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Atkins v. Heavy Petroleum Partners, LLC

United States District Court, D. Kansas

September 17, 2014

PAUL ATKINS, Plaintiff,
v.
HEAVY PETROLEUM PARTNERS, LLC, et al., Defendants.

MEMORANDUM AND ORDER

ERIC F. MELGREN, District Judge.

Plaintiff Paul Atkins filed this lawsuit against Defendants in the District Court of Jefferson County, Kansas, on January 6, 2014, alleging fraud, fraud on the court, and conspiracy claims under Kansas law. On February 12, 2014, Defendants Heavy Petroleum Partners, LLC, Cherokee Wells, LLC, Robert DeFeo, Jens Hansen, John Wesley Broomes, and Hinkle Law Firm LLC (hereinafter, "the Removing Defendants") timely filed a Notice of Removal in this Court. This matter is before the Court on Plaintiff's Motion to Remand Action to the District Court of Jefferson County under 28 U.S.C. § 1447(c) (Doc. 12). Also pending before the Court is Plaintiff's Motion to Stay Proceedings Until Resolution of the Plaintiff's Motion to Remand (Doc. 13). As explained in more detail below, the Court denies Atkins' Motion to Remand, and the Court grants, at least temporarily, Plaintiff's Motion to Stay Proceedings.

I. Factual and Procedural Background

Plaintiff Atkins filed this action in state court against the following eleven defendants: (1) Heavy Petroleum Partners, LLC, (2) Cherokee Wells, LLC, (3) Robert DeFeo, (4) John Wesley Broomes, (5) Hinkle Law Firm, LLC, (6) Prometheus Petroleum, LLC, (7) David E. Orr, (8) Arden Ellis, (9) Jens Hansen, (10) Jag Petroleum, LLC, and (11) Maclaskey Oilfield Services, Inc. Atkins' Petition alleges various state law claims arising from a dispute over an oil and gas lease in northeast Kansas. The following facts are either taken from the Petition that Atkins filed in the District Court of Jefferson County, Kansas, on January 6, 2014 ("Plaintiff's Petition"), or from the record in a separate lawsuit filed in the District of Kansas styled Heavy Petroleum Partners, LLC v. Atkins, Case No. 09-1077-EFM ("the First Lawsuit").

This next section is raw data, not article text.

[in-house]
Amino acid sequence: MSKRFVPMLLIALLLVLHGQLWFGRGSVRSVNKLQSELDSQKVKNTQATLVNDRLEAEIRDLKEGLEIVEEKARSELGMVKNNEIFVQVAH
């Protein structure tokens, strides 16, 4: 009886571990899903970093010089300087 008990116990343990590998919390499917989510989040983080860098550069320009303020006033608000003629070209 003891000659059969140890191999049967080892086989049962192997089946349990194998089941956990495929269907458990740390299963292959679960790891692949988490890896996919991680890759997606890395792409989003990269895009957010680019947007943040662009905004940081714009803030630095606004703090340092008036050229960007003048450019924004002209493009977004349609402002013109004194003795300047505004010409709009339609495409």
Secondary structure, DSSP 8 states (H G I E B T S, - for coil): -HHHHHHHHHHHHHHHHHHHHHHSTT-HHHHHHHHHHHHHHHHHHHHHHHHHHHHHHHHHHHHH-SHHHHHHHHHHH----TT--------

Atkins is allegedly the sole owner of a 6.5% overriding royalty interest in an oil and gas lease ("the Noll Lease"). Atkins is also an owner of a family-owned business, J.J.R. of Kansas Limited ("J.J.R."), which had an ownership interest in a separate oil and gas lease ("the Zachariah Lease"). Late in the pendency of the First Lawsuit, the parties disputed whether J.J.R. had an ownership interest in the Noll Lease. This dispute is explained in more detail below.

In the present lawsuit, as one of his claims, Atkins asserts that Defendants fraudulently obtained his interest in the Noll Lease during the pendency of the First Lawsuit.[1] Atkins also alleges various other fraud and conspiracy claims which are described below when they are relevant to the issues arising on the Motion to Remand.

In the First Lawsuit, Heavy Petroleum Partners LLC ("HPP") and Cherokee Wells, LLC ("Cherokee Wells") brought an action against J.J.R. and Atkins (as an owner of J.J.R.) alleging that J.J.R. and Atkins had wrongfully interfered with HPP and Cherokee Wells' oil and gas lease interests by shutting-in (turning off) producing oil wells. HPP and Cherokee Wells asserted breach of contract claims and sought to quiet title. On November 16, 2009, J.J.R. and Atkins sought leave to amend their Answer in the First Lawsuit to assert several counterclaims against HPP and Cherokee Wells, including fraud claims.[2] Specifically, J.J.R. and Atkins alleged:

Defendants have been damaged by their reliance upon the false, fraudulent, intentionally misleading statements and representations of partners, employees and agents of plaintiffs when defendants detrimentally relied on the statements that plaintiff Heavy Petroleum Partners, L.L.C. was skilled, experienced and qualified to conduct heavy petroleum extraction on defendants' lease with the use of secondary recovery steam injection technology. This fraud resulted in damages to defendants due to their detrimental reliance.[3]

The magistrate judge denied the Motion for Leave to Amend finding, among other things, that J.J.R. and Atkins' request for leave to assert fraud claims was futile because the claims were "conclusory and lack[ed] the specificity required by [Fed. R. Civ. P.] 9(b)" and therefore would not survive a motion to dismiss.[4]